Advantages of PaaS
Like any other cloud service model, PaaS has its own pros and cons. The main advantages are summarized below:
Less coding time. In building a highly scalable application, developers often need to write a piece of code to handle load balancing, caching, microservices, and so on. With PaaS technology, such capabilities are available as an on-demand service. Therefore, the programmers don’t have to constantly reinvent the wheel (thereby increasing productivity).
Faster time to market. PaaS automates and even eliminates some routine tasks that every developer must perform in building their application. With a platform-as-a-service model, a program can be created in less than a day rather than weeks or months.
Reduced costs. In traditional on-premises development, teams purchase and manage the hardware and software necessary to build and run the application. In a PaaS cloud model, the required computing resources are provided by a third-party vendor usually on a pay-as-you-go basis or for a fixed monthly fee. Therefore, the PaaS costs can be less, however, not in all cases.
Disadvantages of PaaS
PaaS is not suitable for every application. In choosing this cloud service model for hosting your application, it is necessary to consider not only the benefits, but also the drawbacks, which are as follows.
Security and compliance risks. PaaS software is generally offered in a public cloud where it is shared by multiple users, which creates a higher risk of security vulnerabilities. It may not suit you if your application contains sensitive data or you need to meet strict regulatory compliance requirements.
Vendor dependence. Another downside of PaaS is vendor dependence. PaaS platforms are often designed as one-size-fits-all solutions. Therefore, developers can be limited by the capabilities of the selected platform, such as supported PaaS databases or programming languages. And, this brings us to the next disadvantage – service availability.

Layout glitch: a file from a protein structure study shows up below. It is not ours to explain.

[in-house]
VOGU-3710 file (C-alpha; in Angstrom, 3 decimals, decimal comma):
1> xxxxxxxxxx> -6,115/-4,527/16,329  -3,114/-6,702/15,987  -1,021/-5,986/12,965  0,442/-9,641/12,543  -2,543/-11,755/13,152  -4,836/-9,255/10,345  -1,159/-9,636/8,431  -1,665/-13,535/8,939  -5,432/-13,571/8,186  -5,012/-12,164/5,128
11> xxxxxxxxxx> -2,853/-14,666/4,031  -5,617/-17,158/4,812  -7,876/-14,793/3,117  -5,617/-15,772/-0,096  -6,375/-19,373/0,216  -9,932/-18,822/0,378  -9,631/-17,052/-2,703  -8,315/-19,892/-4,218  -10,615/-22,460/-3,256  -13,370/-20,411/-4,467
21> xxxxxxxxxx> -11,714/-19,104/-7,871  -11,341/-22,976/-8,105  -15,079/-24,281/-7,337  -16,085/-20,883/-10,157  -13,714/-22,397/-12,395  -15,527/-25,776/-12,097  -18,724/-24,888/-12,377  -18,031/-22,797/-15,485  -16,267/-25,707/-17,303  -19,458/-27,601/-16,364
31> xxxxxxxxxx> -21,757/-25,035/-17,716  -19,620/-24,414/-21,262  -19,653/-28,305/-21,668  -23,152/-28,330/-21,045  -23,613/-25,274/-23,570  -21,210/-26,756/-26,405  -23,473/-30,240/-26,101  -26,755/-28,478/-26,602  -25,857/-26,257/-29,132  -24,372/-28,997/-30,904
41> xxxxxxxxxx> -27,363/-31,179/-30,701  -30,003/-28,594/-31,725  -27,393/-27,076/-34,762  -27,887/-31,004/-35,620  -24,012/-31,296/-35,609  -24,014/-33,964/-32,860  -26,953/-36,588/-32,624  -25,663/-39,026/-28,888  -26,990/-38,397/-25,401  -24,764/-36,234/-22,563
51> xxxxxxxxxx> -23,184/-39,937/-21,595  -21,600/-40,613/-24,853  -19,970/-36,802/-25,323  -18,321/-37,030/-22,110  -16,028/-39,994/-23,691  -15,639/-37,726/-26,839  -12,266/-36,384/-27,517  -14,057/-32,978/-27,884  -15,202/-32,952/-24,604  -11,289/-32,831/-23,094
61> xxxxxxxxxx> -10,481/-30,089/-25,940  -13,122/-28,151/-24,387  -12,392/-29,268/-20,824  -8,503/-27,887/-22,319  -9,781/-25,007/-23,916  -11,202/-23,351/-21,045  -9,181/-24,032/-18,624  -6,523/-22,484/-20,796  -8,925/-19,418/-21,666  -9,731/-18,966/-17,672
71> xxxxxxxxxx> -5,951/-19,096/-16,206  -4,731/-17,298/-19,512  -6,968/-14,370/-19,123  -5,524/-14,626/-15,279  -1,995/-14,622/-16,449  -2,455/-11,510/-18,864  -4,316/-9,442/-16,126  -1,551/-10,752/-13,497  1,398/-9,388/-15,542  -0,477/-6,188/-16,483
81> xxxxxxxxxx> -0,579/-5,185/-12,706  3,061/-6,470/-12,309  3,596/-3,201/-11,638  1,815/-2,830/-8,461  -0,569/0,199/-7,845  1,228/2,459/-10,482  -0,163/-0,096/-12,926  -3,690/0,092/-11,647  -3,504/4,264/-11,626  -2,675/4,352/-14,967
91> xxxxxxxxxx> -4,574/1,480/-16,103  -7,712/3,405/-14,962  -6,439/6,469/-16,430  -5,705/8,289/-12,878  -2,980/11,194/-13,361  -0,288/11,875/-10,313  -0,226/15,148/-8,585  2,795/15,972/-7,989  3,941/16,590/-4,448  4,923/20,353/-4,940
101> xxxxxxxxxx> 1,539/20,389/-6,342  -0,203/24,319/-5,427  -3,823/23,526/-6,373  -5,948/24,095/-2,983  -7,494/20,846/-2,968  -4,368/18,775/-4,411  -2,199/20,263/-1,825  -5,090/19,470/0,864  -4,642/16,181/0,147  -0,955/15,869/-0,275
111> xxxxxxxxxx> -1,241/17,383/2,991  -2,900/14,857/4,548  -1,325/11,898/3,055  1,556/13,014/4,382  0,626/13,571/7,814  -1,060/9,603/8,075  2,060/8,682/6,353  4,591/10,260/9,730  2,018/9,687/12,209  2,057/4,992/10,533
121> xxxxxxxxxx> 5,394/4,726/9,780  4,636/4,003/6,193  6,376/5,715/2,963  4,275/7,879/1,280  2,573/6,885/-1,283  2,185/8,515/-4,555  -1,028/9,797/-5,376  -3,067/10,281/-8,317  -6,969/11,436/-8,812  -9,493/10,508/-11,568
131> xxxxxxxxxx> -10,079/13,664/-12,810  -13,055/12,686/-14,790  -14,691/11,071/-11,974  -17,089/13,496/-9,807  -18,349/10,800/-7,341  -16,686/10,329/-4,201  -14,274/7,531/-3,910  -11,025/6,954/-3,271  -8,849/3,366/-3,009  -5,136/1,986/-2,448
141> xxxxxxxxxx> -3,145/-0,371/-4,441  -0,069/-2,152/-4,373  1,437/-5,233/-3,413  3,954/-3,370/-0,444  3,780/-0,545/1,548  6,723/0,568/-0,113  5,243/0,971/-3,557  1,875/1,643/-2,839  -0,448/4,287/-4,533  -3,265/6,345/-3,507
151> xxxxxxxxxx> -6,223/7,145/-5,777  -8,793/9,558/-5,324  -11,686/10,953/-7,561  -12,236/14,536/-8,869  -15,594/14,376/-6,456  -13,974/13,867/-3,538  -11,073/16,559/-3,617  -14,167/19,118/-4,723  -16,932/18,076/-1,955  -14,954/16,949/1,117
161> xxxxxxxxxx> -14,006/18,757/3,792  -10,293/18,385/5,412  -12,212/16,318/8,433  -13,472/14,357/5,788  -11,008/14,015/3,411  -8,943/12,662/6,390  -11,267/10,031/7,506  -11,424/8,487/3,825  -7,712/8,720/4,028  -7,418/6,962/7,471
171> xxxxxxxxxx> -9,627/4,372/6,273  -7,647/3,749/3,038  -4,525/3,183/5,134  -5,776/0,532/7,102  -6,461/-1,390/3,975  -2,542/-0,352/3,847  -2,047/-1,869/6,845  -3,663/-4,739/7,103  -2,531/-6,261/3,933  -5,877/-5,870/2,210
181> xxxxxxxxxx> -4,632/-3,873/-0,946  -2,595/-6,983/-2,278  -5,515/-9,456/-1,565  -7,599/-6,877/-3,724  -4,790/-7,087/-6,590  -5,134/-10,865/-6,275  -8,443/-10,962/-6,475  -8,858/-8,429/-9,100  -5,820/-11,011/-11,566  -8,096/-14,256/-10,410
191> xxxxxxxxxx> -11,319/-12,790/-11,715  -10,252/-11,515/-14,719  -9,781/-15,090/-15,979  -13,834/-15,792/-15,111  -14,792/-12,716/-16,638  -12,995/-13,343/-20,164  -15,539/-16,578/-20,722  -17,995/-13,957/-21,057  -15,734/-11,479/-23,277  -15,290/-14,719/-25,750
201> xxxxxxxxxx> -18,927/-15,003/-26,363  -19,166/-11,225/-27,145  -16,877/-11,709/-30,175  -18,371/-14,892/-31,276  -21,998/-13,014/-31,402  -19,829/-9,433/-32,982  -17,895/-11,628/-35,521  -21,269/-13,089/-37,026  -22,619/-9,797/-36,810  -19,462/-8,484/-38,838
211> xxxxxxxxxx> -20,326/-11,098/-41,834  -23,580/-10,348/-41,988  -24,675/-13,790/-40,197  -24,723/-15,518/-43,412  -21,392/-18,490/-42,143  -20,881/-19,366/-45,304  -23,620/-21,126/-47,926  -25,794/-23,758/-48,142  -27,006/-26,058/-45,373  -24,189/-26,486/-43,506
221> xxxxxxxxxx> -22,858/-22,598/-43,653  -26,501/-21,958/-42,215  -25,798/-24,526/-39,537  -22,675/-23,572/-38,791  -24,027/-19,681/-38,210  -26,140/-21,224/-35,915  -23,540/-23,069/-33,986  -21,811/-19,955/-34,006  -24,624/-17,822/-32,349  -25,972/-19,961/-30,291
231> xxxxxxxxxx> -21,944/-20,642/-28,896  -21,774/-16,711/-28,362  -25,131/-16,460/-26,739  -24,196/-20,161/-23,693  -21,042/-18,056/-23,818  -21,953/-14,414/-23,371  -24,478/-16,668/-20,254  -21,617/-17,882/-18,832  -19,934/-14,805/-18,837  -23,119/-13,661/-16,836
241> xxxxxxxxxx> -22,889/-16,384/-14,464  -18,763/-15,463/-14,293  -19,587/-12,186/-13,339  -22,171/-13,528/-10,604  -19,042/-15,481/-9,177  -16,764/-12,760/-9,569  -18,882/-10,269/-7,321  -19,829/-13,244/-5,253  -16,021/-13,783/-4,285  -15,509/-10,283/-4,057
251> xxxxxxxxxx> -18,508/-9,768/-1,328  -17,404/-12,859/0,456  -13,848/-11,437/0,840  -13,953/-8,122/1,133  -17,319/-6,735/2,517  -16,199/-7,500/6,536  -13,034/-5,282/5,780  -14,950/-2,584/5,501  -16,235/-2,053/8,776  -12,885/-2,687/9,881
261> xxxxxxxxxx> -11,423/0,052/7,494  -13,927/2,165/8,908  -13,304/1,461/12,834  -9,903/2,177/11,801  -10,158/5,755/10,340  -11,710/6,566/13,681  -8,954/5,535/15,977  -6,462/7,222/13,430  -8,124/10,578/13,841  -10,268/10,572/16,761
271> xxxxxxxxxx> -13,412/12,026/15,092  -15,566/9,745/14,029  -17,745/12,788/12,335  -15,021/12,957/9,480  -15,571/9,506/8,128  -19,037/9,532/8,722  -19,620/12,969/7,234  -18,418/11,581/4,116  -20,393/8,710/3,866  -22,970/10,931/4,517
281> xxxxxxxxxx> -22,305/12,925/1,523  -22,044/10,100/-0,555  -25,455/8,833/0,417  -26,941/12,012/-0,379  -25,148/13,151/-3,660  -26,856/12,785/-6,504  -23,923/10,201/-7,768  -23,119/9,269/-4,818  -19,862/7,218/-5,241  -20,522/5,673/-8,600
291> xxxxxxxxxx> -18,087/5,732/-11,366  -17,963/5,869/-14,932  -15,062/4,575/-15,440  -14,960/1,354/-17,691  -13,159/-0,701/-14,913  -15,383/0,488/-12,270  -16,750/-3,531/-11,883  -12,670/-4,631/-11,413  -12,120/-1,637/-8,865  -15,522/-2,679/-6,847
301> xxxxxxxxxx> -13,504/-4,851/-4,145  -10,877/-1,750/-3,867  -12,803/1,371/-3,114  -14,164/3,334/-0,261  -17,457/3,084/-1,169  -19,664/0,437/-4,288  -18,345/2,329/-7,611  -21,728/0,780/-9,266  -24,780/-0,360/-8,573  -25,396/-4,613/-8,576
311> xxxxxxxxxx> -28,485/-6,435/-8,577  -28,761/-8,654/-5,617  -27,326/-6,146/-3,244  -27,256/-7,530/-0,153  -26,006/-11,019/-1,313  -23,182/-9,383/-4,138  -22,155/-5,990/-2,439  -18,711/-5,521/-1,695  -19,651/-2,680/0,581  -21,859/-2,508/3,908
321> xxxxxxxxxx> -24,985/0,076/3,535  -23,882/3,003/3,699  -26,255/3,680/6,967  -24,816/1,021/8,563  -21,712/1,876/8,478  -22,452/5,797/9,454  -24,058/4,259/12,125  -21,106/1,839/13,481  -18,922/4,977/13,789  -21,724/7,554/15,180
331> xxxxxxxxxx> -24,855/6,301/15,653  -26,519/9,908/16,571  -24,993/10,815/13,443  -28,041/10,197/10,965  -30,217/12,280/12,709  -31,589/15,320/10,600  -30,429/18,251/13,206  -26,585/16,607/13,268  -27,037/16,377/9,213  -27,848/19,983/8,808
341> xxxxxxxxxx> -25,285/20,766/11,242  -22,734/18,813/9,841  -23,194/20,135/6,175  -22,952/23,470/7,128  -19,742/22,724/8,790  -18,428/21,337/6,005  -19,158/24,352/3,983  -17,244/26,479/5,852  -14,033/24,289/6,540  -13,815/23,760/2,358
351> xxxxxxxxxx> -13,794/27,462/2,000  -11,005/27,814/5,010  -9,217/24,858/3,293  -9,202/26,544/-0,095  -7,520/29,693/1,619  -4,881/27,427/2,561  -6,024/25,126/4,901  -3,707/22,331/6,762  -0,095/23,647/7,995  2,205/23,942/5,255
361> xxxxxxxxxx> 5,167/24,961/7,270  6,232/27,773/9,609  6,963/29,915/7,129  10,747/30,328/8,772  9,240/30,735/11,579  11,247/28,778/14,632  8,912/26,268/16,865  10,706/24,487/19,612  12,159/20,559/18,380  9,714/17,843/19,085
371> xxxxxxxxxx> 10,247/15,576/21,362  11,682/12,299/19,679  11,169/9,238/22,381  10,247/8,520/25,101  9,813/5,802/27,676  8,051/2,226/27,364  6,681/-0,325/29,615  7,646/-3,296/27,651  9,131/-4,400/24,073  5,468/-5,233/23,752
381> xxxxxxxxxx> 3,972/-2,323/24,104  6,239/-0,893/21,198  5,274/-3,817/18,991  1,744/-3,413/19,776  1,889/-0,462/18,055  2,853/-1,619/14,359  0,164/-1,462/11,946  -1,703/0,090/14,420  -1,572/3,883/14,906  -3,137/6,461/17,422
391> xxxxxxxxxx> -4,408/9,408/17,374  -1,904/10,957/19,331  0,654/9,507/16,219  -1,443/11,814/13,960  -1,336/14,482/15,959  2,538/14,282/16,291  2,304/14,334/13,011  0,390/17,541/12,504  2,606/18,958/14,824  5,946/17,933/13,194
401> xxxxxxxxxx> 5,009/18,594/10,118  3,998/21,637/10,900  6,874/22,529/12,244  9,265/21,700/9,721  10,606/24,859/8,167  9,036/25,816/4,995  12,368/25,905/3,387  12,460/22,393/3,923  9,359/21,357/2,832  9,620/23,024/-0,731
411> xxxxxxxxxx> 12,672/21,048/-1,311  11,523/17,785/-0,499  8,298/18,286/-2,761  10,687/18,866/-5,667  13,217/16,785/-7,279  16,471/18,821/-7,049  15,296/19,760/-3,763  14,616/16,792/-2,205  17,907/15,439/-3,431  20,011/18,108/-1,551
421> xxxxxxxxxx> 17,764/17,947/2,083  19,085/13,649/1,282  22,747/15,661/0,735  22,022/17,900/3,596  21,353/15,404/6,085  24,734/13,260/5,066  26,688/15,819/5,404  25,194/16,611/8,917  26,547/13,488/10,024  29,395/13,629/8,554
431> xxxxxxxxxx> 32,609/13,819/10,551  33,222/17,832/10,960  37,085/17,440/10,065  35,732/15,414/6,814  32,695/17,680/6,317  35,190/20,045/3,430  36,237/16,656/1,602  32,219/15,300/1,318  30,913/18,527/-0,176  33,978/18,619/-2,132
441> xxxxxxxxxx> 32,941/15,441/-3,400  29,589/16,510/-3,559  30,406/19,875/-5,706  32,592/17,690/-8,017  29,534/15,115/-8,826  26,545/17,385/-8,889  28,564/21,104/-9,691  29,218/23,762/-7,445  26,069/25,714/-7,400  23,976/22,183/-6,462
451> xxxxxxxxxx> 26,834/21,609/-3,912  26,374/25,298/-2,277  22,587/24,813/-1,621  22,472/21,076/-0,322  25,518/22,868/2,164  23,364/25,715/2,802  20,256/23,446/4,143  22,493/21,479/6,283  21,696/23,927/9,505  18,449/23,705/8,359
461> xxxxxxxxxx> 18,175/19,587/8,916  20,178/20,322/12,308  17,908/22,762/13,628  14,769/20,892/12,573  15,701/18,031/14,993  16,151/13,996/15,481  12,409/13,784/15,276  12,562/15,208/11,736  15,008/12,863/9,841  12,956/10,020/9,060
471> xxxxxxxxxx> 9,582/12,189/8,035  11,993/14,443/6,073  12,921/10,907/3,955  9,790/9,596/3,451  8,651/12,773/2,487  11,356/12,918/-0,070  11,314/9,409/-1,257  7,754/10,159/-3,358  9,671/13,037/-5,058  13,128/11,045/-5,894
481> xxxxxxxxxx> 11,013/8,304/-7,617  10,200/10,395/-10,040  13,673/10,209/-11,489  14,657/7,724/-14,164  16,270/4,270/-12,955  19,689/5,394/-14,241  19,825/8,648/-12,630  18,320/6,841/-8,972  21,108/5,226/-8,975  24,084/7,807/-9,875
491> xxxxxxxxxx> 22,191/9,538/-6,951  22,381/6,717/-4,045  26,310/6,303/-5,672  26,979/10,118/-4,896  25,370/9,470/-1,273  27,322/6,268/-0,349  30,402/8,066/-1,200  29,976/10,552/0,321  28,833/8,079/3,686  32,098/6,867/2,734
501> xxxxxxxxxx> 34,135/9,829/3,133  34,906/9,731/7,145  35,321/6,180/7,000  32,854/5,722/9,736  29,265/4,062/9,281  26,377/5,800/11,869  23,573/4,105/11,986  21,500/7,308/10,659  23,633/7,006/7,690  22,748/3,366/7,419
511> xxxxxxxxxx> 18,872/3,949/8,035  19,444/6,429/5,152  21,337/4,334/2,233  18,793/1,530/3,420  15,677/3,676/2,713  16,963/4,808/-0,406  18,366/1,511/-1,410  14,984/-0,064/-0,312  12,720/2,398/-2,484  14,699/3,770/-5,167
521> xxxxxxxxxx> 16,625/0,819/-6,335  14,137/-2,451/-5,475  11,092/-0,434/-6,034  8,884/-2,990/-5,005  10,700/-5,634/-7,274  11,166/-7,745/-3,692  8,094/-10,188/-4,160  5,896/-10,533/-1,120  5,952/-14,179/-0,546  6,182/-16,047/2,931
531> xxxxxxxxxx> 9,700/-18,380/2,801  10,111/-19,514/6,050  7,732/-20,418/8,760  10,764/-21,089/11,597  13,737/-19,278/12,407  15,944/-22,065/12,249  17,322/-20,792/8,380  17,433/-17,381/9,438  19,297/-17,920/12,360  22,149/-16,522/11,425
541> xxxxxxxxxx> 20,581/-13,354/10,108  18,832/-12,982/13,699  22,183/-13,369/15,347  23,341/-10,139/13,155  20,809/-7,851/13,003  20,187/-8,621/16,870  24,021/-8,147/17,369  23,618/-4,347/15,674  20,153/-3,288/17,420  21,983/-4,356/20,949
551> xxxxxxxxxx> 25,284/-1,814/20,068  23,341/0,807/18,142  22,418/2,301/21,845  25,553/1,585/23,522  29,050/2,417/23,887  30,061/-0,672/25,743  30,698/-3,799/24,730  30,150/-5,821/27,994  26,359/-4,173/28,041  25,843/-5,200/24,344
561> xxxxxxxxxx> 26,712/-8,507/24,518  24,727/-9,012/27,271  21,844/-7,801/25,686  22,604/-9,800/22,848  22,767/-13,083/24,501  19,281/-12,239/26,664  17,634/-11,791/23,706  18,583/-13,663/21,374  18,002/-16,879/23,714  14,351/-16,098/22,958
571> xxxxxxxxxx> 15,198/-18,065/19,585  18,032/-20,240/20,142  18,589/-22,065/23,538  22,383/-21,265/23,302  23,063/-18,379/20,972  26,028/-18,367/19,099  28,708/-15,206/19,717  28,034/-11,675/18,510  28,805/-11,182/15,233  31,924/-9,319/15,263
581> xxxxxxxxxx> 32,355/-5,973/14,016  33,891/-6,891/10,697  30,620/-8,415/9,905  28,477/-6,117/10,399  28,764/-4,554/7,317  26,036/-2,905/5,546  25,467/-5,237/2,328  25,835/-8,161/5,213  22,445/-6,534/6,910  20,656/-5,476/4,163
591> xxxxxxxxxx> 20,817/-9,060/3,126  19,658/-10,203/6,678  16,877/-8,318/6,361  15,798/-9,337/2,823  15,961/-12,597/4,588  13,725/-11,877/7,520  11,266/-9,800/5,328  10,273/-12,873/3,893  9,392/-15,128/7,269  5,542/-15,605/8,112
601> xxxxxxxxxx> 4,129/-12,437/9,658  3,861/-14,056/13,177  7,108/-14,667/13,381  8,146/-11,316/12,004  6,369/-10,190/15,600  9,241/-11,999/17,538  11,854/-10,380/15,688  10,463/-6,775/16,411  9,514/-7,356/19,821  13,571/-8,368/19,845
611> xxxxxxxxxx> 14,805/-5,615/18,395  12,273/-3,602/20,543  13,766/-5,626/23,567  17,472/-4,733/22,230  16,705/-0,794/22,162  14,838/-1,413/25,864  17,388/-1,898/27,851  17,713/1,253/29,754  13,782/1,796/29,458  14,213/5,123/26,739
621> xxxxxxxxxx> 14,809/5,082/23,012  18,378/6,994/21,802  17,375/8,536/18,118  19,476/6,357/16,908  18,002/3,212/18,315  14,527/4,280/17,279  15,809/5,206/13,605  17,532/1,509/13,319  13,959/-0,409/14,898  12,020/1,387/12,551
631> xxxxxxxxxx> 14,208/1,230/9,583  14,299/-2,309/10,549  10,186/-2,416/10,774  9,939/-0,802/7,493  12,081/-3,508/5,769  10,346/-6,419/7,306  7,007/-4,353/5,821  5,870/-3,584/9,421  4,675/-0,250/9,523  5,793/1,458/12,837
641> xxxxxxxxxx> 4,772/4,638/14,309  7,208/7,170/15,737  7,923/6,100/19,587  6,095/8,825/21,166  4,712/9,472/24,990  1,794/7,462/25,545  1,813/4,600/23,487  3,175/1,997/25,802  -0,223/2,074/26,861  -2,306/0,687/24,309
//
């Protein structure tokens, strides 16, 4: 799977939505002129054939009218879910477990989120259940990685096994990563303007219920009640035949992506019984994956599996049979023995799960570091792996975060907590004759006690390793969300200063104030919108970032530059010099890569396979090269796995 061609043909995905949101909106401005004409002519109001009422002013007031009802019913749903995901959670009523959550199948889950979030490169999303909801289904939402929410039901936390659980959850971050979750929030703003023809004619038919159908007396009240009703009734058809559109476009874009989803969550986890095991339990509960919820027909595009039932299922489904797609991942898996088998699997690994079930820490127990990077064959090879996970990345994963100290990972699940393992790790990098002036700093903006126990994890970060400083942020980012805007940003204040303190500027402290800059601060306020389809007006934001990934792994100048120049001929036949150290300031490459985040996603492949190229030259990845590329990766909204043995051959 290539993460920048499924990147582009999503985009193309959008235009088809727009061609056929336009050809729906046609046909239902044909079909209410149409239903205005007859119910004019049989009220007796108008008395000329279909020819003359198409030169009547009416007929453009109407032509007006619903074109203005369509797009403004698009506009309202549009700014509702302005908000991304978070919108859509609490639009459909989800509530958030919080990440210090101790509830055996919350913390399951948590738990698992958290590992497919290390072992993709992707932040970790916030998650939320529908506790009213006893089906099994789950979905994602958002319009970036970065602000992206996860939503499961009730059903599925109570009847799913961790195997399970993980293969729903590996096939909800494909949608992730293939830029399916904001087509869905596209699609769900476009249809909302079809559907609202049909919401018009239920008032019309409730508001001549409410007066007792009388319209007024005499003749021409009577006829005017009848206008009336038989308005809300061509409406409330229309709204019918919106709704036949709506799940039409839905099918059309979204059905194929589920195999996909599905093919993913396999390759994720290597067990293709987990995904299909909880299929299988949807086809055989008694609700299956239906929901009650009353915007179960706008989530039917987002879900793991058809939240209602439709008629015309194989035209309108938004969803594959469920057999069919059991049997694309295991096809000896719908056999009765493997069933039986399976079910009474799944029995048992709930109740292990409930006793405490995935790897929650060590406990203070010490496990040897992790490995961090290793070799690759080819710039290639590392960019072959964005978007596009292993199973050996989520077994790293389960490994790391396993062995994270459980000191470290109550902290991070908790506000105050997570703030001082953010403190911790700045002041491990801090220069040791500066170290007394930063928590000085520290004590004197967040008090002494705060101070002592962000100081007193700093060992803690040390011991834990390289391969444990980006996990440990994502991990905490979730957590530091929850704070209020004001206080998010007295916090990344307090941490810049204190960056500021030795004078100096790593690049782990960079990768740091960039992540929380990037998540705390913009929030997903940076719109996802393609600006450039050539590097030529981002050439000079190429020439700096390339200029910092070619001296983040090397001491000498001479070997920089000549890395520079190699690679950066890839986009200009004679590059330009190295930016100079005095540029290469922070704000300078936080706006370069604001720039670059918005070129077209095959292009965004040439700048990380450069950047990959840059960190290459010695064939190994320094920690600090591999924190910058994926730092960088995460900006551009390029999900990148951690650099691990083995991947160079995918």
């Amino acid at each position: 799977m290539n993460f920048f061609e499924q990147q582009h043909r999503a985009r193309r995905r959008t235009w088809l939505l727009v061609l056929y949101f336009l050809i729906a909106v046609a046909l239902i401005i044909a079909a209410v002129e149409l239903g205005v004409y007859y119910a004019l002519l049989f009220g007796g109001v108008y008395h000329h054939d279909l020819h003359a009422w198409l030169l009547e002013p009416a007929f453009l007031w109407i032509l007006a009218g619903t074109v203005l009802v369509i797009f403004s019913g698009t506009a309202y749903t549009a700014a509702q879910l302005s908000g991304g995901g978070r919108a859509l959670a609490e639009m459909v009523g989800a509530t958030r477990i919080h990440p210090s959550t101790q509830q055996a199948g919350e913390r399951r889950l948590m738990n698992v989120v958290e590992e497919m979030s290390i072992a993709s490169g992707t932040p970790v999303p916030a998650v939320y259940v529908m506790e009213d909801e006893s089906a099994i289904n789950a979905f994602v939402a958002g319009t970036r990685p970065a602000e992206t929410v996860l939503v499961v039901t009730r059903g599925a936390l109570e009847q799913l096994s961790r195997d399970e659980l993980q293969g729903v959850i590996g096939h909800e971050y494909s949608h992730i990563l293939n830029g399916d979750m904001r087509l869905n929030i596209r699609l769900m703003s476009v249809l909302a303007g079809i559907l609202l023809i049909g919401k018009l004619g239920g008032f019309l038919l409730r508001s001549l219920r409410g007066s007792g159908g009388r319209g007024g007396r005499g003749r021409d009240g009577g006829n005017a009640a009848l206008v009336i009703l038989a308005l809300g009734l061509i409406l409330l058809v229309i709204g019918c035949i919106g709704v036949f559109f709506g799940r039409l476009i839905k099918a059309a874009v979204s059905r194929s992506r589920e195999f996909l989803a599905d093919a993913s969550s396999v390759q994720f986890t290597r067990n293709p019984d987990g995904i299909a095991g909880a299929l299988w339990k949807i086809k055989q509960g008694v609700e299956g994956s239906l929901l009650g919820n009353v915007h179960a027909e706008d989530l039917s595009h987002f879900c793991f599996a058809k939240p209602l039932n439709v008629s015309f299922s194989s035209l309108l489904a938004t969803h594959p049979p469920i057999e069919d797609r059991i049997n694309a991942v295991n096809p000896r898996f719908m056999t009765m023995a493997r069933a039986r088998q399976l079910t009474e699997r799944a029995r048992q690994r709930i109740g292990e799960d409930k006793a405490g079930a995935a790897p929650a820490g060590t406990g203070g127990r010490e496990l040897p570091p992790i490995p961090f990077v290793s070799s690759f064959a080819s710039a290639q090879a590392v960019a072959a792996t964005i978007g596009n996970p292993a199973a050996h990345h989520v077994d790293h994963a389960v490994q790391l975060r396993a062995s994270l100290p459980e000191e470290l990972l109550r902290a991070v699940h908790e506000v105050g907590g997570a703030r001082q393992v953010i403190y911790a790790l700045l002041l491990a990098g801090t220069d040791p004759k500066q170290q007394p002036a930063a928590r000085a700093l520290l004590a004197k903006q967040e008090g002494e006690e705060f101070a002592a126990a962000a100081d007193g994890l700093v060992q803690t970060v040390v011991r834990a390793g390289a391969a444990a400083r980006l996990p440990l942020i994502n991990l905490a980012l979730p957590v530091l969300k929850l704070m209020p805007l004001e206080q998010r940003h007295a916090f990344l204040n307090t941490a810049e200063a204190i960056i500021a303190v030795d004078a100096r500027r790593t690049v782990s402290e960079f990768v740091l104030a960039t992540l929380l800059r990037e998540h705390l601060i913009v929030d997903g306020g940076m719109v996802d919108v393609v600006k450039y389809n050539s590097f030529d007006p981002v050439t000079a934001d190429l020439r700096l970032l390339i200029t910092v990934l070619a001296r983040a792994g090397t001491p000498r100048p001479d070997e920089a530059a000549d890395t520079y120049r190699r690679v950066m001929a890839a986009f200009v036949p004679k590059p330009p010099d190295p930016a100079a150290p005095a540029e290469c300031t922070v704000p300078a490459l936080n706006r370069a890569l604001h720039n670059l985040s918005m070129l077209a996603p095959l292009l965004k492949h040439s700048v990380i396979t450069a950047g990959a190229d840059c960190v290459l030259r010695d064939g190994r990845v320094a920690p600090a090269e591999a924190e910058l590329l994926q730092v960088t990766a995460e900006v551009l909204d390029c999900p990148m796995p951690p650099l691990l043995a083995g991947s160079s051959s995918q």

Service availability. With PaaS, you will be highly dependent on a single vendor since it provides and manages all the hardware and software included in the platform. Therefore, you will have less control over the availability of your application. Unexpected outages of your cloud provider can potentially cost you lost revenue, customers, and productivity.
To ensure high availability, it’s possible to use a failover mechanism in cloud computing. This technology enables switching to the secondary backup component of the cloud system when the primary one fails through load balancing, i.e. redistribution of workload across different vendors. However, in PaaS cloud computing, as it mentioned above, developers are limited to the features of the chosen platform. So it can be difficult for them to create a custom and reliable failover mechanism.
The cloud, and specifically PaaS, have significantly changed how applications are developed, deployed, and managed. With PaaS, applications can be delivered fast and without worrying about the underlying infrastructure and software.
However, PaaS is not for every application scenario. Before switching to PaaS, you should consider its limitations so that you can make an informed, strategic decision.
PaaS can be a good choice as a part of a company’s digital transformation initiative.
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What is PaaS in cloud computing?
What are the differences between IaaS, PaaS and SaaS?
What is an example of PaaS?
What are the characteristics of PaaS?
- It involves the virtualization technology, due to which computing resources can be easily scaled up or down as your business changes.
- Offers various services that make app development, testing, and deployment faster and easier.
- The development application is shared by multiple users.
- Involves web services and databases.